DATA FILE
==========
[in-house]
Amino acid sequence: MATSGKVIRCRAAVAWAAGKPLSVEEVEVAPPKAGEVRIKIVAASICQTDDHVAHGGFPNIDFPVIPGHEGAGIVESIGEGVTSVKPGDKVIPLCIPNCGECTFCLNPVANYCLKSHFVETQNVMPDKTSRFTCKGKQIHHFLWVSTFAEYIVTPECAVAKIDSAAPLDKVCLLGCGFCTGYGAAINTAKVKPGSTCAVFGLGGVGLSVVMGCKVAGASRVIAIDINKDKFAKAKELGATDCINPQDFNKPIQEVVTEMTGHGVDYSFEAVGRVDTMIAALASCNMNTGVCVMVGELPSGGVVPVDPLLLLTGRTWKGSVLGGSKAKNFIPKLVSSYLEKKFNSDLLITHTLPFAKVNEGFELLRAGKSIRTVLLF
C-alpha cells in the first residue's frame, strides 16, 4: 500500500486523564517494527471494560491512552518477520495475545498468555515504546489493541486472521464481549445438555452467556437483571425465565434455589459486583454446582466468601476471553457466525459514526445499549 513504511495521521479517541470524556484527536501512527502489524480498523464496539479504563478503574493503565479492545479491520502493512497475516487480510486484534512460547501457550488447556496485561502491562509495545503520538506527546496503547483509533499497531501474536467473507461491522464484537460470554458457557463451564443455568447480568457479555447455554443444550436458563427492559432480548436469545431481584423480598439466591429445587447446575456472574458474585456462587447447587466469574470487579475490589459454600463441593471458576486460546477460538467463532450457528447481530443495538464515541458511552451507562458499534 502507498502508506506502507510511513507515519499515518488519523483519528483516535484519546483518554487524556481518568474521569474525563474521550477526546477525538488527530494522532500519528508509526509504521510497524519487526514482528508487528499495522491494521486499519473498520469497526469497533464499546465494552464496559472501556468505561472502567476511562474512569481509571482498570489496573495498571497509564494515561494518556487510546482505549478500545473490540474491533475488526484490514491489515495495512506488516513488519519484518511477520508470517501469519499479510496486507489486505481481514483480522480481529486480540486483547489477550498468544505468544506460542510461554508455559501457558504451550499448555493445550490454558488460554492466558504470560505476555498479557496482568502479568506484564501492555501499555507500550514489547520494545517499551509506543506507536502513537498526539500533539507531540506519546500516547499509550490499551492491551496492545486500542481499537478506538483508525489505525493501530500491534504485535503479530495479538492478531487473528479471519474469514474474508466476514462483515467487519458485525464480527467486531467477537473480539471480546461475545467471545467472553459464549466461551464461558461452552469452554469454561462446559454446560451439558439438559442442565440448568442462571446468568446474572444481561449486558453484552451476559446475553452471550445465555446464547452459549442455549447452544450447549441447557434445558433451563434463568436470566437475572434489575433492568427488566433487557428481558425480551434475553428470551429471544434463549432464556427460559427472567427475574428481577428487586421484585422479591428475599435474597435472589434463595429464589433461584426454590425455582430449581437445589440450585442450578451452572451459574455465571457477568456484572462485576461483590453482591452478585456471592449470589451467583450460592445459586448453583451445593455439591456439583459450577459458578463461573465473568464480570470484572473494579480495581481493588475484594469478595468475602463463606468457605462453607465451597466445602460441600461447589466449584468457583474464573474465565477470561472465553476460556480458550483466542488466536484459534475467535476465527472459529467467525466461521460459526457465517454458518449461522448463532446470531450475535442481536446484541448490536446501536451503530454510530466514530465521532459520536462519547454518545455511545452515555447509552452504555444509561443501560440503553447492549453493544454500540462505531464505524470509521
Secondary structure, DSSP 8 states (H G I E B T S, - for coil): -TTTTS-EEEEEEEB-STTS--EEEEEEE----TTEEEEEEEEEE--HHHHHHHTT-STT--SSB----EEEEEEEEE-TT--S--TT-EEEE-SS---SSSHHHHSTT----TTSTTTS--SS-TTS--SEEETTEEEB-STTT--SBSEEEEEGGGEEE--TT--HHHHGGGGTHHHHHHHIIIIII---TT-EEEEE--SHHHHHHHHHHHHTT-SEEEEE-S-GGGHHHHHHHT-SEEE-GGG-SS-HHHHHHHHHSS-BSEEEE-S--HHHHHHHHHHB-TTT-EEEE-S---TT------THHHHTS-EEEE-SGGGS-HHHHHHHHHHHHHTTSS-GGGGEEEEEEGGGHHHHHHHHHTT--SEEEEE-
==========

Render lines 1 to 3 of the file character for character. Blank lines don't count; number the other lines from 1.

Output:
[in-house]
Amino acid sequence: MATSGKVIRCRAAVAWAAGKPLSVEEVEVAPPKAGEVRIKIVAASICQTDDHVAHGGFPNIDFPVIPGHEGAGIVESIGEGVTSVKPGDKVIPLCIPNCGECTFCLNPVANYCLKSHFVETQNVMPDKTSRFTCKGKQIHHFLWVSTFAEYIVTPECAVAKIDSAAPLDKVCLLGCGFCTGYGAAINTAKVKPGSTCAVFGLGGVGLSVVMGCKVAGASRVIAIDINKDKFAKAKELGATDCINPQDFNKPIQEVVTEMTGHGVDYSFEAVGRVDTMIAALASCNMNTGVCVMVGELPSGGVVPVDPLLLLTGRTWKGSVLGGSKAKNFIPKLVSSYLEKKFNSDLLITHTLPFAKVNEGFELLRAGKSIRTVLLF
C-alpha cells in the first residue's frame, strides 16, 4: 500500500486523564517494527471494560491512552518477520495475545498468555515504546489493541486472521464481549445438555452467556437483571425465565434455589459486583454446582466468601476471553457466525459514526445499549 513504511495521521479517541470524556484527536501512527502489524480498523464496539479504563478503574493503565479492545479491520502493512497475516487480510486484534512460547501457550488447556496485561502491562509495545503520538506527546496503547483509533499497531501474536467473507461491522464484537460470554458457557463451564443455568447480568457479555447455554443444550436458563427492559432480548436469545431481584423480598439466591429445587447446575456472574458474585456462587447447587466469574470487579475490589459454600463441593471458576486460546477460538467463532450457528447481530443495538464515541458511552451507562458499534 502507498502508506506502507510511513507515519499515518488519523483519528483516535484519546483518554487524556481518568474521569474525563474521550477526546477525538488527530494522532500519528508509526509504521510497524519487526514482528508487528499495522491494521486499519473498520469497526469497533464499546465494552464496559472501556468505561472502567476511562474512569481509571482498570489496573495498571497509564494515561494518556487510546482505549478500545473490540474491533475488526484490514491489515495495512506488516513488519519484518511477520508470517501469519499479510496486507489486505481481514483480522480481529486480540486483547489477550498468544505468544506460542510461554508455559501457558504451550499448555493445550490454558488460554492466558504470560505476555498479557496482568502479568506484564501492555501499555507500550514489547520494545517499551509506543506507536502513537498526539500533539507531540506519546500516547499509550490499551492491551496492545486500542481499537478506538483508525489505525493501530500491534504485535503479530495479538492478531487473528479471519474469514474474508466476514462483515467487519458485525464480527467486531467477537473480539471480546461475545467471545467472553459464549466461551464461558461452552469452554469454561462446559454446560451439558439438559442442565440448568442462571446468568446474572444481561449486558453484552451476559446475553452471550445465555446464547452459549442455549447452544450447549441447557434445558433451563434463568436470566437475572434489575433492568427488566433487557428481558425480551434475553428470551429471544434463549432464556427460559427472567427475574428481577428487586421484585422479591428475599435474597435472589434463595429464589433461584426454590425455582430449581437445589440450585442450578451452572451459574455465571457477568456484572462485576461483590453482591452478585456471592449470589451467583450460592445459586448453583451445593455439591456439583459450577459458578463461573465473568464480570470484572473494579480495581481493588475484594469478595468475602463463606468457605462453607465451597466445602460441600461447589466449584468457583474464573474465565477470561472465553476460556480458550483466542488466536484459534475467535476465527472459529467467525466461521460459526457465517454458518449461522448463532446470531450475535442481536446484541448490536446501536451503530454510530466514530465521532459520536462519547454518545455511545452515555447509552452504555444509561443501560440503553447492549453493544454500540462505531464505524470509521